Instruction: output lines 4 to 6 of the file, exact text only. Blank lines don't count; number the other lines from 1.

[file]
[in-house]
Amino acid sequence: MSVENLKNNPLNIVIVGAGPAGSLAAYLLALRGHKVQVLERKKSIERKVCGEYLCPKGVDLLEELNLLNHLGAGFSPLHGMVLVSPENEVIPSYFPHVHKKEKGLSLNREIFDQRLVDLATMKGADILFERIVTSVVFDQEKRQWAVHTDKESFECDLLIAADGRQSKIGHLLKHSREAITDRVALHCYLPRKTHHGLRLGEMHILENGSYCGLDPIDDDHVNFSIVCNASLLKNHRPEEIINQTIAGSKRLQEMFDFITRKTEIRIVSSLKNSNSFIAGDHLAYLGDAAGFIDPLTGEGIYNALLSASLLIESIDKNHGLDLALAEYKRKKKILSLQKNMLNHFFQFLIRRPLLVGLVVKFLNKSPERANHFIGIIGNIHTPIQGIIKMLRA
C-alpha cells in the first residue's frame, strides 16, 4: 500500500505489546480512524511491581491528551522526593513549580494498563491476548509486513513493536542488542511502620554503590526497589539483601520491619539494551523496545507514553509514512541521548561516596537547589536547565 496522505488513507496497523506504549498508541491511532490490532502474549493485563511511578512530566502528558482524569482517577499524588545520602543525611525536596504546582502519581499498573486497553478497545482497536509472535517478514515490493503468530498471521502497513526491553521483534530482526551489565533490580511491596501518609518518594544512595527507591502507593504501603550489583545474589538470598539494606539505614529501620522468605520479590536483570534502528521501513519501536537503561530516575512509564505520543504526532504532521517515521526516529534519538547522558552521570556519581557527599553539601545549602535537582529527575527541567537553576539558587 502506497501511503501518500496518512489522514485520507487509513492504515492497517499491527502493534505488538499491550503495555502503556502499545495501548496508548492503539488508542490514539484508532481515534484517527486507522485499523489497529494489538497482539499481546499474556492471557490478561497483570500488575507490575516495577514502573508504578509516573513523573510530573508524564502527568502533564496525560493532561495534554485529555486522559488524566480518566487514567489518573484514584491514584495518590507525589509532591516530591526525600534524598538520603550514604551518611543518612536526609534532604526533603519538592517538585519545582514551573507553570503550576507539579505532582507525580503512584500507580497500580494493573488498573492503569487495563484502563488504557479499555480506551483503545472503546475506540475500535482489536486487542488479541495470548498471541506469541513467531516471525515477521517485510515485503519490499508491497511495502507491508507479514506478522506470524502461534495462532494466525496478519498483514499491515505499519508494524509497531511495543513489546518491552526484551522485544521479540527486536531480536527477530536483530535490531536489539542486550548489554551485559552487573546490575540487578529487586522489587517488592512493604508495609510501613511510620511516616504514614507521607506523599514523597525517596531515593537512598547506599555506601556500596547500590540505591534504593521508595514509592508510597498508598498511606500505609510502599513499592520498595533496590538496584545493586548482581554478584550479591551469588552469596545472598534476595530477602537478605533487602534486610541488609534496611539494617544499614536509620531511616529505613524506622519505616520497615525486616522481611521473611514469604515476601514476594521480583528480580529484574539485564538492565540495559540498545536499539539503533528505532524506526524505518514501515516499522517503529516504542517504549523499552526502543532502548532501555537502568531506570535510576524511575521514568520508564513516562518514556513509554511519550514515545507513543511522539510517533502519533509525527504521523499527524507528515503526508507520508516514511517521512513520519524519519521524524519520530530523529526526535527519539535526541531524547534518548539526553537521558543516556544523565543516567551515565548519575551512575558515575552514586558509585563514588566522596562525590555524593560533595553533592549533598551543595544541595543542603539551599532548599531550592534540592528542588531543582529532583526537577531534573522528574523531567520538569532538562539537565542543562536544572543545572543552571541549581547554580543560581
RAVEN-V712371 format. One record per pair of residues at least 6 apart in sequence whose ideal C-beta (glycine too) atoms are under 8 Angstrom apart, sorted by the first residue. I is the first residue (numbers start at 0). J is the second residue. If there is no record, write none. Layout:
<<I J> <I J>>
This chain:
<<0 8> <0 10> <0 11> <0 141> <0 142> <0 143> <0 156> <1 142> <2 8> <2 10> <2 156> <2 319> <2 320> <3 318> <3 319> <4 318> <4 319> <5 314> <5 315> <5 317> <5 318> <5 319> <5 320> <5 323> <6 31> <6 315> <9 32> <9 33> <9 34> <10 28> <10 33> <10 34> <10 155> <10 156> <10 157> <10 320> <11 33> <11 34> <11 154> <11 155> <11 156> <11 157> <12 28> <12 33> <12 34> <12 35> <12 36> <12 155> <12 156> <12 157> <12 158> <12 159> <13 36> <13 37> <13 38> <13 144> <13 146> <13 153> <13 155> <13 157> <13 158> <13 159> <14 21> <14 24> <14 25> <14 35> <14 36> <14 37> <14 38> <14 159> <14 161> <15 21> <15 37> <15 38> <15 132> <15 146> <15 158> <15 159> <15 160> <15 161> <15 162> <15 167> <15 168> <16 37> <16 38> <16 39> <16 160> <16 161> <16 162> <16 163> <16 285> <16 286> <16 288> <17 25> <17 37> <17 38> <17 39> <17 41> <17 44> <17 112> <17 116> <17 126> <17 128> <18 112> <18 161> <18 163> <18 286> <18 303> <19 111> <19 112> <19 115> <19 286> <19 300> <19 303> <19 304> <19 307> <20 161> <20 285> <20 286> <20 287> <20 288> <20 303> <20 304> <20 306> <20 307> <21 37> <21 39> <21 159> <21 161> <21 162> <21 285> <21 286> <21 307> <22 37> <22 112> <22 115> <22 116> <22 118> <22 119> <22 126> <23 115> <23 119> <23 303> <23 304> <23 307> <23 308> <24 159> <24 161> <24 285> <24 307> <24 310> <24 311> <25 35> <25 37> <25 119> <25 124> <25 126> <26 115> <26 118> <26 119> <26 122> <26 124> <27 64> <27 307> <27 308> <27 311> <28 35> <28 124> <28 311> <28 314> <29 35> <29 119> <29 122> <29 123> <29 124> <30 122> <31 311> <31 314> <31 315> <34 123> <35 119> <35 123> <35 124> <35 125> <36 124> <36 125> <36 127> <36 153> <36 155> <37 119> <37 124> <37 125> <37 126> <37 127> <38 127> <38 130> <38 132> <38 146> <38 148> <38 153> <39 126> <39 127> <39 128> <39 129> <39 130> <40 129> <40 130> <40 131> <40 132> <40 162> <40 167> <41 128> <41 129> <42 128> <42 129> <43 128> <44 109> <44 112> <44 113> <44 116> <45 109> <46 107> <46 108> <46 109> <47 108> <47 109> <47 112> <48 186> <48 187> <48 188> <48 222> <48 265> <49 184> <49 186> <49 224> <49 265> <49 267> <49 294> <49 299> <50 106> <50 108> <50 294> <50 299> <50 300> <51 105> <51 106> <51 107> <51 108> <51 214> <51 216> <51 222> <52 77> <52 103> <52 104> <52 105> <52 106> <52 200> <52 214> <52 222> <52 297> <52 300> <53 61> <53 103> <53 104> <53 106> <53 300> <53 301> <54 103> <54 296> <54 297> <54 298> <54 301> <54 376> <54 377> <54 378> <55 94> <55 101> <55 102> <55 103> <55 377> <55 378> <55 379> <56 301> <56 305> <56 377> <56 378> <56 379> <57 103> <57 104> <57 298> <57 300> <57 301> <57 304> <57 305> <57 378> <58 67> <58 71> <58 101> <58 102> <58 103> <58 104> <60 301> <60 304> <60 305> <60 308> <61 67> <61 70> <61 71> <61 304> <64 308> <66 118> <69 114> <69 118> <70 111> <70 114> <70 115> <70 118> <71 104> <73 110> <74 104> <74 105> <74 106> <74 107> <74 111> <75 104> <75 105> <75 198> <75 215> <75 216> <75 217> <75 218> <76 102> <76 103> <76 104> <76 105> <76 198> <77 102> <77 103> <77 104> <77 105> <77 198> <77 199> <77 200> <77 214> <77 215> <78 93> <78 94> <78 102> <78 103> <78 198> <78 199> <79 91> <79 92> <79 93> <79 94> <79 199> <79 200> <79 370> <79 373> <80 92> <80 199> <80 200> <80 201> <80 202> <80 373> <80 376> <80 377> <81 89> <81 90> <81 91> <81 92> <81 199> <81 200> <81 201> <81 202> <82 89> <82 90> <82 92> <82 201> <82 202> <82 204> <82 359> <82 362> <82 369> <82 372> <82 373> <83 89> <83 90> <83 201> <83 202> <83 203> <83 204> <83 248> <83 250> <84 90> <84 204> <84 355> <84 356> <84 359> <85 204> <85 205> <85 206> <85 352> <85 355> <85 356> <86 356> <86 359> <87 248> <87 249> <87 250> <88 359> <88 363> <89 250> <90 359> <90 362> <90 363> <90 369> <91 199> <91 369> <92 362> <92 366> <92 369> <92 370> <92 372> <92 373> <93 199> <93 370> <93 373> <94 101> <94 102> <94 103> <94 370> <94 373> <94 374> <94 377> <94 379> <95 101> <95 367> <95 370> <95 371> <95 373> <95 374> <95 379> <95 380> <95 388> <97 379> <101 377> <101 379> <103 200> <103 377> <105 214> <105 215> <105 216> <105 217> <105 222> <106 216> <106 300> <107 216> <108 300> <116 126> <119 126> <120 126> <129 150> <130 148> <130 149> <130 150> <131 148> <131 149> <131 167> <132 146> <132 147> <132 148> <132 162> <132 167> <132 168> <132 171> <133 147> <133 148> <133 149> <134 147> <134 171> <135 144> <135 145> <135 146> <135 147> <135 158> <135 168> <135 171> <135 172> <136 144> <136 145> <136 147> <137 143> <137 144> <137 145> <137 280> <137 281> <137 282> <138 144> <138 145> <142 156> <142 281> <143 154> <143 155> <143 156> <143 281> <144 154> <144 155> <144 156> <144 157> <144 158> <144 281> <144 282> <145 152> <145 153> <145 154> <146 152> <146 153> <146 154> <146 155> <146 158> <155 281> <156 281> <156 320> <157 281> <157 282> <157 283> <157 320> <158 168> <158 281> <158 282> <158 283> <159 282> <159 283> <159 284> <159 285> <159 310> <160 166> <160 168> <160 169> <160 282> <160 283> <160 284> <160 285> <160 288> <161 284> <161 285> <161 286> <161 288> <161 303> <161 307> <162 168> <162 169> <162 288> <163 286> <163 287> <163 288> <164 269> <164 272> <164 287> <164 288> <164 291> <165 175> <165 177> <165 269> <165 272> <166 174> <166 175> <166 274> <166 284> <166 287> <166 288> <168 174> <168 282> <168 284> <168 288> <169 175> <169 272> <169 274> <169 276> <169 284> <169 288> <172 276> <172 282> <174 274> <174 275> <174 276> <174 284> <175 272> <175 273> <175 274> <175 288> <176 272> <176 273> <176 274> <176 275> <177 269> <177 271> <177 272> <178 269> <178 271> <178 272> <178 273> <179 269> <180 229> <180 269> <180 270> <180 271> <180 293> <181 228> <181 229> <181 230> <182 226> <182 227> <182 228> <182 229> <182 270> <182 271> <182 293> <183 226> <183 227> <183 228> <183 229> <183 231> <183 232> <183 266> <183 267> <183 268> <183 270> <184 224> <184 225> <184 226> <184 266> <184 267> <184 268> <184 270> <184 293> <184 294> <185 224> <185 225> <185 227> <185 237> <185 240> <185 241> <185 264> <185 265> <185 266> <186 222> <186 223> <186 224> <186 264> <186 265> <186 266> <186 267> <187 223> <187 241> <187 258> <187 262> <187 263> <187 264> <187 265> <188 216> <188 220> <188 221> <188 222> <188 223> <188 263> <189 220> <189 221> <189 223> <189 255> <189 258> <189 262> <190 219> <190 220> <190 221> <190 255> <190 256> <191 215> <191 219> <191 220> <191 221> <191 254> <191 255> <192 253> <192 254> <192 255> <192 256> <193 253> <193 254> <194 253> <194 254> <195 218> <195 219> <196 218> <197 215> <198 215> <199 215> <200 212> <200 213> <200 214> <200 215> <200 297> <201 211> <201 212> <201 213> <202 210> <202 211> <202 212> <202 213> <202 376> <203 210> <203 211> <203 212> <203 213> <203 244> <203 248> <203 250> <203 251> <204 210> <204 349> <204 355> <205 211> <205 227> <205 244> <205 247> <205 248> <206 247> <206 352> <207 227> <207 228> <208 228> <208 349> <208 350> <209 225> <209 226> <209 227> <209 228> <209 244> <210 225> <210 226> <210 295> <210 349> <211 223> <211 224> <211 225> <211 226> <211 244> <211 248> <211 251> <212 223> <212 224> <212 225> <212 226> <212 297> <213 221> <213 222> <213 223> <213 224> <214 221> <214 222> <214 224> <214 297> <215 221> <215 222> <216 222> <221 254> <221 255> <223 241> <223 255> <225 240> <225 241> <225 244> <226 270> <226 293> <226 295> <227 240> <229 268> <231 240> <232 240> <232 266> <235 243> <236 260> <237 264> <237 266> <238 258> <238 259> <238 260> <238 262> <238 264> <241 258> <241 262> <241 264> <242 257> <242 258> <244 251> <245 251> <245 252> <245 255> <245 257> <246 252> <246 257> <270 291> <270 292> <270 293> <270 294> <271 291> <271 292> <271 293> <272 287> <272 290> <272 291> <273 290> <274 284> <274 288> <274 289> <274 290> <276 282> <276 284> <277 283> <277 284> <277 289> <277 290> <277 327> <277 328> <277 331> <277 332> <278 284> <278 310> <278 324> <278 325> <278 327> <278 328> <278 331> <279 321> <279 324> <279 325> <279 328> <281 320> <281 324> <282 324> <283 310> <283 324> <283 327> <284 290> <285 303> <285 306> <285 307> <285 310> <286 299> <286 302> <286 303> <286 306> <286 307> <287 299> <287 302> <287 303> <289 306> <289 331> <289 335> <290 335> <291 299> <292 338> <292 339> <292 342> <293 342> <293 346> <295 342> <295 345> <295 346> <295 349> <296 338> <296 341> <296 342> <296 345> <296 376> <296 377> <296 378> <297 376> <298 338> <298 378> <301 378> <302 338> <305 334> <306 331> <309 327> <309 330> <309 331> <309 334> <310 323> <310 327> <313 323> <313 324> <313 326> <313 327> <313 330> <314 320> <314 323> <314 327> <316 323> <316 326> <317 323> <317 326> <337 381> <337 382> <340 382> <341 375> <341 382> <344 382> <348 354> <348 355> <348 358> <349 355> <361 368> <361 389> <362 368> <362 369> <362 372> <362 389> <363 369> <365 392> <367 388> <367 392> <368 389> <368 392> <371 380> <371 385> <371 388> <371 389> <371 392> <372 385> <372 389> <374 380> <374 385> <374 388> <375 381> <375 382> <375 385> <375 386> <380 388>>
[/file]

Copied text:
RAVEN-V712371 format. One record per pair of residues at least 6 apart in sequence whose ideal C-beta (glycine too) atoms are under 8 Angstrom apart, sorted by the first residue. I is the first residue (numbers start at 0). J is the second residue. If there is no record, write none. Layout:
<<I J> <I J>>
This chain: